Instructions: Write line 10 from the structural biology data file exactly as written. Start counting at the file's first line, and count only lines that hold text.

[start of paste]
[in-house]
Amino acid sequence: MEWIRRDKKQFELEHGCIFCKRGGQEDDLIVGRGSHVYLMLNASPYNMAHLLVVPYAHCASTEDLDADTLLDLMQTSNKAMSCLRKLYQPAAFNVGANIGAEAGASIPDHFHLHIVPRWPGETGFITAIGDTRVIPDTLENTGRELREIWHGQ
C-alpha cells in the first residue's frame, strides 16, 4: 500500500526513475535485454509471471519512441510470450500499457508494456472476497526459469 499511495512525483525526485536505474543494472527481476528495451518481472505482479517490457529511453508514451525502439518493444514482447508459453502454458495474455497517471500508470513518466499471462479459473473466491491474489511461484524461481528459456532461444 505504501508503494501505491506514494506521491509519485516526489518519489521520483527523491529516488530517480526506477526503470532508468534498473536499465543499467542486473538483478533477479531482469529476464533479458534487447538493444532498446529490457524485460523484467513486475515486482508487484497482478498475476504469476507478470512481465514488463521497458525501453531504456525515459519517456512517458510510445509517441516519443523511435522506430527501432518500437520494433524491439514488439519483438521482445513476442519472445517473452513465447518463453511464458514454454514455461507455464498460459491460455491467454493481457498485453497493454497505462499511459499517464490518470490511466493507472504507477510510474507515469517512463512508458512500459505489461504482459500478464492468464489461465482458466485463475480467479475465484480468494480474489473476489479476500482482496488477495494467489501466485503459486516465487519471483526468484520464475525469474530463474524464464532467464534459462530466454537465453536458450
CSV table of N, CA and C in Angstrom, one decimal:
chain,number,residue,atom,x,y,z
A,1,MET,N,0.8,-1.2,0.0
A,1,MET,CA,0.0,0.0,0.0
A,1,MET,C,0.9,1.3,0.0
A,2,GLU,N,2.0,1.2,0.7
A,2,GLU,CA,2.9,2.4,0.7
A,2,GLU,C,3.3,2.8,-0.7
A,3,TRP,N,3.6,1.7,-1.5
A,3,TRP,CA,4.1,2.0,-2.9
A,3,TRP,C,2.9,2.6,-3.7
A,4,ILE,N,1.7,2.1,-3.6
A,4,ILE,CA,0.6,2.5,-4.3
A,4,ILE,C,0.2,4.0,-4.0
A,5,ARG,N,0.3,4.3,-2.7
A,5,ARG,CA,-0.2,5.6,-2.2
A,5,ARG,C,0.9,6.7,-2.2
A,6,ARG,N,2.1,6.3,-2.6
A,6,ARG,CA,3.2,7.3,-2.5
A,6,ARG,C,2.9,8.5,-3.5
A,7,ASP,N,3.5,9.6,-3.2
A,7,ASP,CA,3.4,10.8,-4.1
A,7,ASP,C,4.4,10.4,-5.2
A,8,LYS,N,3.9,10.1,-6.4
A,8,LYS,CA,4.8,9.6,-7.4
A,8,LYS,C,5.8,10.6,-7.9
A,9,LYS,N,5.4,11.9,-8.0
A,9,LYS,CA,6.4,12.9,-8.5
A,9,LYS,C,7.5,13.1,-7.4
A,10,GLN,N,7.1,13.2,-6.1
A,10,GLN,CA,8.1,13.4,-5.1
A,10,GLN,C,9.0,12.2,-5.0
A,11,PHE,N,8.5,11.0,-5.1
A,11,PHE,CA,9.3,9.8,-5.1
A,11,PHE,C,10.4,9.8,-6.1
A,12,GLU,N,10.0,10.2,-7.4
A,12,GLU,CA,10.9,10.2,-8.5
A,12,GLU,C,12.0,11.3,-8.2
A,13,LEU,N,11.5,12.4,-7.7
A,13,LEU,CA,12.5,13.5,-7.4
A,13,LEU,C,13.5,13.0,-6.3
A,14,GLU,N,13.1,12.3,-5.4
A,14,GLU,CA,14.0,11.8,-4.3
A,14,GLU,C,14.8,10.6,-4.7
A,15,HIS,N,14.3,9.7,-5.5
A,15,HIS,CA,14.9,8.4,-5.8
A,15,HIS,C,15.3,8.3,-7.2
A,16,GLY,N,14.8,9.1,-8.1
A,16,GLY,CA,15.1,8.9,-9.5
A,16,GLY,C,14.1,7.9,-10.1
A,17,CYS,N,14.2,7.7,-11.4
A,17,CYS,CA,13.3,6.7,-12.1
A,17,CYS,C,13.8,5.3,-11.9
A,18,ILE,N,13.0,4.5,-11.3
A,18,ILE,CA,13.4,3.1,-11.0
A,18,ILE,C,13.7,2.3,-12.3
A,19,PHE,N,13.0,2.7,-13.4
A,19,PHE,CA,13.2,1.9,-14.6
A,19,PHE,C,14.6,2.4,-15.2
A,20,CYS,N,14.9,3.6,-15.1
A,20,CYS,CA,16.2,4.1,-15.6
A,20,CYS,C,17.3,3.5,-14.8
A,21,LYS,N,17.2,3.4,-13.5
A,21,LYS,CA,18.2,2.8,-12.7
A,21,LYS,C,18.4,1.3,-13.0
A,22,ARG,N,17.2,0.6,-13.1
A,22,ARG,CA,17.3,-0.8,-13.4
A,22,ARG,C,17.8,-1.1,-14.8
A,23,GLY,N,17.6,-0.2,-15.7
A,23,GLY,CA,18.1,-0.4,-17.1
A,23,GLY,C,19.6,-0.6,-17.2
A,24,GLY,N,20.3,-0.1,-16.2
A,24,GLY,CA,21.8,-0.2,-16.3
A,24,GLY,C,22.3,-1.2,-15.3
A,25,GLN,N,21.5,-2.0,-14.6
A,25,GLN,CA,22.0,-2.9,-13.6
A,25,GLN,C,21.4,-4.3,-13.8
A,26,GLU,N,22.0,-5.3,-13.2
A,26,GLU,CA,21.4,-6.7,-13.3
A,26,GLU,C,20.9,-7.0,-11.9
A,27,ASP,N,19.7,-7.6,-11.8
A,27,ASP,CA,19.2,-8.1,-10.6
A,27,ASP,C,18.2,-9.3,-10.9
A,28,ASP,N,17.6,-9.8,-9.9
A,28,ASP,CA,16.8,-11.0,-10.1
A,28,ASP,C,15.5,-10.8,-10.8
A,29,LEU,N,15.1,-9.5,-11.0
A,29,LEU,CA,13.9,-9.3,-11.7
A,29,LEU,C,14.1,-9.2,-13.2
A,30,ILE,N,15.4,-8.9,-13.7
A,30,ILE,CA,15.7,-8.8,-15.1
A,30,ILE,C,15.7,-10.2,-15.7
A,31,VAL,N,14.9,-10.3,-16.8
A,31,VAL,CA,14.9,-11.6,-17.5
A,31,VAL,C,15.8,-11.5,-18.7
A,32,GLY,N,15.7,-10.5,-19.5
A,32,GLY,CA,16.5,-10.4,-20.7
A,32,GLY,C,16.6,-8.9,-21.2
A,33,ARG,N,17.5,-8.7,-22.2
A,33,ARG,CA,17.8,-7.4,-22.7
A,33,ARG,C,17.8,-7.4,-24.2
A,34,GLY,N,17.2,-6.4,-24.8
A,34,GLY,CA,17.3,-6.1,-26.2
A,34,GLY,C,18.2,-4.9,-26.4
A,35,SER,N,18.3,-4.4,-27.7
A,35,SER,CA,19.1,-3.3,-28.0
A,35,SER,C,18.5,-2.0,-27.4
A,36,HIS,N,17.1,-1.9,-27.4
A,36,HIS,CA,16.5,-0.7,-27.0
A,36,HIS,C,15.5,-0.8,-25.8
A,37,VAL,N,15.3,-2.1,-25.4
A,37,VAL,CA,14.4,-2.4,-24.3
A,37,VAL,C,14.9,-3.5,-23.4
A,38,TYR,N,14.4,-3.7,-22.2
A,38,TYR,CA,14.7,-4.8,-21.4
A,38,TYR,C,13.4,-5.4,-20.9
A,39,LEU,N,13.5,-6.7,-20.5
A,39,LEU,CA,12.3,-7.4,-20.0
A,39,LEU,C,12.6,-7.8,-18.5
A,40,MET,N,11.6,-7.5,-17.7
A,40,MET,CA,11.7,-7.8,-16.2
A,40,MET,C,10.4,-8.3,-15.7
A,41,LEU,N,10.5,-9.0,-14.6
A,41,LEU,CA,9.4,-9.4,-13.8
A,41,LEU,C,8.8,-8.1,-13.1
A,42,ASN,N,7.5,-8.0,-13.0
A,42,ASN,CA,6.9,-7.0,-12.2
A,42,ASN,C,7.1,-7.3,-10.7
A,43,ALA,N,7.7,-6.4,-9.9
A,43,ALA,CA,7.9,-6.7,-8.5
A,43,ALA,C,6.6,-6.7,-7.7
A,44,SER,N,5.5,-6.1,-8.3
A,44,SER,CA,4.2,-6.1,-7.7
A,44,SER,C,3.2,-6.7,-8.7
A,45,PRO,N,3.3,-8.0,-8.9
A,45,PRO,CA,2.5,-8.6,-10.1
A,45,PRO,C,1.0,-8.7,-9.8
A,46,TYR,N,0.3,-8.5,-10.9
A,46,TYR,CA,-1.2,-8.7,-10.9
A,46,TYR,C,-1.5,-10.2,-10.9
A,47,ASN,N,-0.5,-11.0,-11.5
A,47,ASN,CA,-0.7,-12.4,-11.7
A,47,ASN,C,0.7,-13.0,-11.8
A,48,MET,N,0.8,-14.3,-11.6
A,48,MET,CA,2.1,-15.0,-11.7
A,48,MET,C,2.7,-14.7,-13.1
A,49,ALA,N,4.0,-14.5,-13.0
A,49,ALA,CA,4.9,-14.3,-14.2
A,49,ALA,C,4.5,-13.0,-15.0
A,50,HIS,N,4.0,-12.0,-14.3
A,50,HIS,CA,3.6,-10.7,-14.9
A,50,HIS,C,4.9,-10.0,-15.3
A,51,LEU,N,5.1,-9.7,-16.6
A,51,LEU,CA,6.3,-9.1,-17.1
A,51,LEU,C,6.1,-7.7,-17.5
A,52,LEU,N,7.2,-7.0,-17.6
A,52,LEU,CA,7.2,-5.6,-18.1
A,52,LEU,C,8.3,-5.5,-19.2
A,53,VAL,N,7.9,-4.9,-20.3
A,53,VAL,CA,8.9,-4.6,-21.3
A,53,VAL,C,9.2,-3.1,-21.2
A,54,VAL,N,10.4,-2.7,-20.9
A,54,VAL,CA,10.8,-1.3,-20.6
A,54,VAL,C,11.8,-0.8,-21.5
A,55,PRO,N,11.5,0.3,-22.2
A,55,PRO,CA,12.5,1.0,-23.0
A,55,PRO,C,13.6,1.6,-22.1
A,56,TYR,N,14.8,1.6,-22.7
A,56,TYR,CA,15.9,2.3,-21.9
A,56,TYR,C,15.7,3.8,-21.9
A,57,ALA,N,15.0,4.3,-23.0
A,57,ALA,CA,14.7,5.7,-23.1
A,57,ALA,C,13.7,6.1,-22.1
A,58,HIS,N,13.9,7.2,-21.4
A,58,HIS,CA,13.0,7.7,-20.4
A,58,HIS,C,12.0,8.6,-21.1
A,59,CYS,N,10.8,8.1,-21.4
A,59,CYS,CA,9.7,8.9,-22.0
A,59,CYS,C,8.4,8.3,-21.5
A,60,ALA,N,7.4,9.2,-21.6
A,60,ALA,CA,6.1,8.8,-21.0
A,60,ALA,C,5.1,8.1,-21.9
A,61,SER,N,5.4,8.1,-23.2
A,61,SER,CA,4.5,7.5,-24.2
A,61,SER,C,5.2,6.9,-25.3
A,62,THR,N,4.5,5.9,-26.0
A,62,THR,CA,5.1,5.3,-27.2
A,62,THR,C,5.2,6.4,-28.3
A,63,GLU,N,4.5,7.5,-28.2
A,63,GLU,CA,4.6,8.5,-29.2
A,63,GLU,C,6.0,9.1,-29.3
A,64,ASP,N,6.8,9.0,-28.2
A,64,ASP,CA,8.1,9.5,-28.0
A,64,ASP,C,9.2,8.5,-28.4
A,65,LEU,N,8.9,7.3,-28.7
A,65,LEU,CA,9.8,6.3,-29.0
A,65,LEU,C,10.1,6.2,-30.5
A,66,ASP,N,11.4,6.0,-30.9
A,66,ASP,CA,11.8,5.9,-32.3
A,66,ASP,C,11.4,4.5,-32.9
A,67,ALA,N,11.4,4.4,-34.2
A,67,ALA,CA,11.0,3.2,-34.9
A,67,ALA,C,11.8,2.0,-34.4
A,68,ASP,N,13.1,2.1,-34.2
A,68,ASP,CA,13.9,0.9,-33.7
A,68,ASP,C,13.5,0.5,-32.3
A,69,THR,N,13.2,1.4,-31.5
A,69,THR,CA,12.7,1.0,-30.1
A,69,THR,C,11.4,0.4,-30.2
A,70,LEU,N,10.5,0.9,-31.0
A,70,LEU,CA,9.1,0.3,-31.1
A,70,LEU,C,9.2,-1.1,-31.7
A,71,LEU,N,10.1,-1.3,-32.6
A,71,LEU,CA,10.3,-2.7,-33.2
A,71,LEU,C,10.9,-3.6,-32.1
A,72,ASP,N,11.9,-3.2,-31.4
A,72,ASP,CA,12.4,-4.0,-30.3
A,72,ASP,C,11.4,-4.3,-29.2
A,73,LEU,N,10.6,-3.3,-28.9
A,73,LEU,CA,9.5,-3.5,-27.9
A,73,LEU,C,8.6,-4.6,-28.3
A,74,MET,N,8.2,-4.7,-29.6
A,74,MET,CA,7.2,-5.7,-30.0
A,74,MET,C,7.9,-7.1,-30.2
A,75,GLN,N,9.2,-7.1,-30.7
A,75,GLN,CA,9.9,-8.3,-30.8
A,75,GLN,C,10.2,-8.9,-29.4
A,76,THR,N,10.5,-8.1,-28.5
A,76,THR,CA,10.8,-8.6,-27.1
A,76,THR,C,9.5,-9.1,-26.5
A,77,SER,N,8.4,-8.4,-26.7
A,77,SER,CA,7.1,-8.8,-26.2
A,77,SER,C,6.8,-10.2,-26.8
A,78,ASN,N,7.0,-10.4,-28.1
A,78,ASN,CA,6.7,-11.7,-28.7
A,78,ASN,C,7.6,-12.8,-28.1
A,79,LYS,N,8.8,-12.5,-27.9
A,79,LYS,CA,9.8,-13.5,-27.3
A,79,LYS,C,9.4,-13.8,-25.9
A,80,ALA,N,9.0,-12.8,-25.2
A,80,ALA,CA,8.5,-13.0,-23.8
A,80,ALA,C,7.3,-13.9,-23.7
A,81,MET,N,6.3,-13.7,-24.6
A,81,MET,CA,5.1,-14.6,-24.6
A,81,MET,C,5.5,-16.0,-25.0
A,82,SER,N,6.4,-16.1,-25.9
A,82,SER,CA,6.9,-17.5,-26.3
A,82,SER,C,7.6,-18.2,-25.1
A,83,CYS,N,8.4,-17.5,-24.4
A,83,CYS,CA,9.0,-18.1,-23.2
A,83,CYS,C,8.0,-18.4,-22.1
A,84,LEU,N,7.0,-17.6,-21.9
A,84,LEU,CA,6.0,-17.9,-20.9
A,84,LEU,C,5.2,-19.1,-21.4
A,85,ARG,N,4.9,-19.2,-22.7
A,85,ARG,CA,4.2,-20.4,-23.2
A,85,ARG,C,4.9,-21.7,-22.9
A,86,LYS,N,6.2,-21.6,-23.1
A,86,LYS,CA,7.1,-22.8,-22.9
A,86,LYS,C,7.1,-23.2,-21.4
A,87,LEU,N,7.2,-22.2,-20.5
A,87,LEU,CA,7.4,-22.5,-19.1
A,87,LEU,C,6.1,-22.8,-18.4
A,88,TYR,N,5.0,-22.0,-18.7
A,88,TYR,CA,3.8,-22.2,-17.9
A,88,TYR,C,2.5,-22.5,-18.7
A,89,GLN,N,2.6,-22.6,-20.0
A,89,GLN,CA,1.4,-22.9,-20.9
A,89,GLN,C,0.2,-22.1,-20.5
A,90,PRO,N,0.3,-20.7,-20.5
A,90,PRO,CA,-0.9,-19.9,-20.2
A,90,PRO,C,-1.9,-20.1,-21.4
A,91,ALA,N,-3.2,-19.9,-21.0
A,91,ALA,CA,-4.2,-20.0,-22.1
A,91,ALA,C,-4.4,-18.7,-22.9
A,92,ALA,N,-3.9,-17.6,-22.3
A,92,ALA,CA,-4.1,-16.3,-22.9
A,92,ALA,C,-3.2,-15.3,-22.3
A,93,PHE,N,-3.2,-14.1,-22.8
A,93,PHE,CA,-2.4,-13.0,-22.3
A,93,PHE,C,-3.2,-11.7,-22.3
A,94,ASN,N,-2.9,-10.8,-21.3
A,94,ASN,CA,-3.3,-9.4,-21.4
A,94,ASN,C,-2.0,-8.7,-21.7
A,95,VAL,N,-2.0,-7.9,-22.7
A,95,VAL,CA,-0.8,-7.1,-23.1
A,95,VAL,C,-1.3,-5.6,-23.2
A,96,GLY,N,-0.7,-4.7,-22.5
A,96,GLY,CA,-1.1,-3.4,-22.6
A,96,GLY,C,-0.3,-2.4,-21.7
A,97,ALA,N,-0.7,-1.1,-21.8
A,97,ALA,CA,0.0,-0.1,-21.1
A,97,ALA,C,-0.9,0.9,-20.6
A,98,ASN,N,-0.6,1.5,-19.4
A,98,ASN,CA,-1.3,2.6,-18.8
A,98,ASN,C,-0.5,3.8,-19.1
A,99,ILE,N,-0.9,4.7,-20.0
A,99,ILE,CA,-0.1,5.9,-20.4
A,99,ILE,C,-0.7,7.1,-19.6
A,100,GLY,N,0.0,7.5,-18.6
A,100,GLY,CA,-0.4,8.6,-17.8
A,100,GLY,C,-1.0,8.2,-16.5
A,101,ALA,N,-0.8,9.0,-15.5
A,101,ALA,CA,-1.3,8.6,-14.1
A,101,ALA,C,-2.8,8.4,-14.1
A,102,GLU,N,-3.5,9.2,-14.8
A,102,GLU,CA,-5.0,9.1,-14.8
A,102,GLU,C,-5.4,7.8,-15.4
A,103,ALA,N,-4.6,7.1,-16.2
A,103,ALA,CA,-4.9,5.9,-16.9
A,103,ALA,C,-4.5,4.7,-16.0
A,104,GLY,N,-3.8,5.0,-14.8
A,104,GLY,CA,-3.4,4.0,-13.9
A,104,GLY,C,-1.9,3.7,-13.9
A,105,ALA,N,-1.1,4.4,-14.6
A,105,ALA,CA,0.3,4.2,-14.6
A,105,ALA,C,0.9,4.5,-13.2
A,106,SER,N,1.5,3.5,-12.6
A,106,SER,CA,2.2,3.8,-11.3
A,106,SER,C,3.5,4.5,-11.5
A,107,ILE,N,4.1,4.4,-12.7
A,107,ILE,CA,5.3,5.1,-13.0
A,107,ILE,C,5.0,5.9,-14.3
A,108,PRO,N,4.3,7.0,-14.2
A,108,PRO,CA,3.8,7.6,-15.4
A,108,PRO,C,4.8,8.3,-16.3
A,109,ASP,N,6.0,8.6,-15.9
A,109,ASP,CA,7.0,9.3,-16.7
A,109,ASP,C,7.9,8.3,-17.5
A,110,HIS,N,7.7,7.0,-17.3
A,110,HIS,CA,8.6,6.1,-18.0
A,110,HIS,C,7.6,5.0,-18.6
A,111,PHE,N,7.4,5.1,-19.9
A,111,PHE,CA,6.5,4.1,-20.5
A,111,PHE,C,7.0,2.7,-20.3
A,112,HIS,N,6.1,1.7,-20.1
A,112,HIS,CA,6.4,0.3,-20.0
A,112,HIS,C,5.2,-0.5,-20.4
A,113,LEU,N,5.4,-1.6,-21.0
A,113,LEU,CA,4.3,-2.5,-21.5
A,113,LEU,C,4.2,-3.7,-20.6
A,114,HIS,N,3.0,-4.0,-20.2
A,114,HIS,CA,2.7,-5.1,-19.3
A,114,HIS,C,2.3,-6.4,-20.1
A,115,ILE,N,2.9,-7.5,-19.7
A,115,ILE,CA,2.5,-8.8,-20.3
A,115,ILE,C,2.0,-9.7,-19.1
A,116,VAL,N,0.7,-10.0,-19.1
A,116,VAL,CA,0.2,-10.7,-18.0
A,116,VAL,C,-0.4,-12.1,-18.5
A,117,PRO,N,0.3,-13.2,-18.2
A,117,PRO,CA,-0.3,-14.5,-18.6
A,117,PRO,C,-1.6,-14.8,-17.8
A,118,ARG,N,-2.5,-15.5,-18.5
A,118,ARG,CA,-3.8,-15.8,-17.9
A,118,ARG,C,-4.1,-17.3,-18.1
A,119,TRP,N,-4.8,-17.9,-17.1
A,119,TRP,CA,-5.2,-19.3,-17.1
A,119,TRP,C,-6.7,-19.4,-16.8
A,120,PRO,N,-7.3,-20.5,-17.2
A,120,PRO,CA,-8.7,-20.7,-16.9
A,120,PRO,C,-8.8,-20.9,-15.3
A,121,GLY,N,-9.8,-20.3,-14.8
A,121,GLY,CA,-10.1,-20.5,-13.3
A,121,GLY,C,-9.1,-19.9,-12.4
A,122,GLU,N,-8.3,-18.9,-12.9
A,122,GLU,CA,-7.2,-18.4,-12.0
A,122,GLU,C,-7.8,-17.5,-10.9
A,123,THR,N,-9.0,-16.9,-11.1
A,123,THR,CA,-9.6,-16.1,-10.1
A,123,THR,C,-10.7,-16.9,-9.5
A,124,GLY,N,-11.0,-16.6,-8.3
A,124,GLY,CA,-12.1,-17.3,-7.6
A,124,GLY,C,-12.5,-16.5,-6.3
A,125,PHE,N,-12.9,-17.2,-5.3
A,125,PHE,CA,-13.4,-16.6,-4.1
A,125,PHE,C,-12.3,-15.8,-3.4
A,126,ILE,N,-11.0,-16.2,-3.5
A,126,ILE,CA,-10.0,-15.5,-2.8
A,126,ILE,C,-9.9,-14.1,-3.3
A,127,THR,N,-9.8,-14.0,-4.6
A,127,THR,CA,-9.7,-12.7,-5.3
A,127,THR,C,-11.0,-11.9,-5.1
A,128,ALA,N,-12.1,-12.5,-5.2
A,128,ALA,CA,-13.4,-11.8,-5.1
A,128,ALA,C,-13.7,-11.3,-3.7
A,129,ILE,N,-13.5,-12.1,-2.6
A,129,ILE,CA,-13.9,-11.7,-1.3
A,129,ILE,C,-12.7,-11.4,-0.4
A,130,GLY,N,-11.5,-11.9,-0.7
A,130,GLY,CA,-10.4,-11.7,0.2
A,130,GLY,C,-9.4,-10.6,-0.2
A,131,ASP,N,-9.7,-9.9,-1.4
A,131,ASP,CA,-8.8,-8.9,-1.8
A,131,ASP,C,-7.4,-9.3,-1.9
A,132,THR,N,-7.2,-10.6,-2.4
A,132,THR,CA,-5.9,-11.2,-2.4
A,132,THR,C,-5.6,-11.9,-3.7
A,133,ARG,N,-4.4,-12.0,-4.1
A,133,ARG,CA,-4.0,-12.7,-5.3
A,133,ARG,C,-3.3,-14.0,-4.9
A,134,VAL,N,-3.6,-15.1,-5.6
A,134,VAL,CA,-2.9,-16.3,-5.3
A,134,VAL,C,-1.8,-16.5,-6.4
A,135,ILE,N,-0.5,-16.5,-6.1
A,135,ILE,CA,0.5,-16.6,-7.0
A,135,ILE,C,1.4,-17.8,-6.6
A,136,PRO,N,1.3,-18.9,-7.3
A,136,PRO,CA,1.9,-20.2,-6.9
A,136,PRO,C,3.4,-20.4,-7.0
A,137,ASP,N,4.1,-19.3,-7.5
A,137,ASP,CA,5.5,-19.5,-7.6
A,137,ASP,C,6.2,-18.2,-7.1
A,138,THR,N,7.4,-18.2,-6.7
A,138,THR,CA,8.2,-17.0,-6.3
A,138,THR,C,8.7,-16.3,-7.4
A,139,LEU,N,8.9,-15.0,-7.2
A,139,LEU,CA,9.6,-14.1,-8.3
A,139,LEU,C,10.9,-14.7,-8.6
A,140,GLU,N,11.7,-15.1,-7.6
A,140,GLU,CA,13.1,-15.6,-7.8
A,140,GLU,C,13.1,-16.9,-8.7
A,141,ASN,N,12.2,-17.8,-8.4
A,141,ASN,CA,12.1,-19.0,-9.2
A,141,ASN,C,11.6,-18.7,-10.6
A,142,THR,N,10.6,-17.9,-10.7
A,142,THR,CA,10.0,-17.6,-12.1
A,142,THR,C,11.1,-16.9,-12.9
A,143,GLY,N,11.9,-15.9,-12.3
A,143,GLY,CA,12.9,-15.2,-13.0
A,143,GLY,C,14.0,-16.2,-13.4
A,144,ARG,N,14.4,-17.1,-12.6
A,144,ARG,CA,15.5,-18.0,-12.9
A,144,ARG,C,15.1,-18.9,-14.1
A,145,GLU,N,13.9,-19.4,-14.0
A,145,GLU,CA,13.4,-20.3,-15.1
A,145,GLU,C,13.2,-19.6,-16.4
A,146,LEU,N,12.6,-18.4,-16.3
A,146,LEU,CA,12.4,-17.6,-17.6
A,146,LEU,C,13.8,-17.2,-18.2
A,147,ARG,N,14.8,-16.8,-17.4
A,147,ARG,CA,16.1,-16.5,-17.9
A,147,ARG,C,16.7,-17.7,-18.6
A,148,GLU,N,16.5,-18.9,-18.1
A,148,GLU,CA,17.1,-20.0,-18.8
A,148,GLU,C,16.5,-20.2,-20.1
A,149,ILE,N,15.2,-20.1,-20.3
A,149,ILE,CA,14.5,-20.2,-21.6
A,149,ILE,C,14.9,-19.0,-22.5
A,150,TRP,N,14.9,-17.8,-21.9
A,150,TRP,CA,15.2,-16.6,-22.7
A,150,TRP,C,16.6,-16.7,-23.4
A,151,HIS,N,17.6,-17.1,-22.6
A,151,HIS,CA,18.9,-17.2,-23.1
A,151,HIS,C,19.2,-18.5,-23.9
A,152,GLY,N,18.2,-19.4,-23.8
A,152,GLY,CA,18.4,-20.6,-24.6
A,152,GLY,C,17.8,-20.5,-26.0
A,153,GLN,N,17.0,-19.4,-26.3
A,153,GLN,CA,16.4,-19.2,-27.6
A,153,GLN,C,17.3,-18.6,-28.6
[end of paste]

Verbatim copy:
A,2,GLU,CA,2.9,2.4,0.7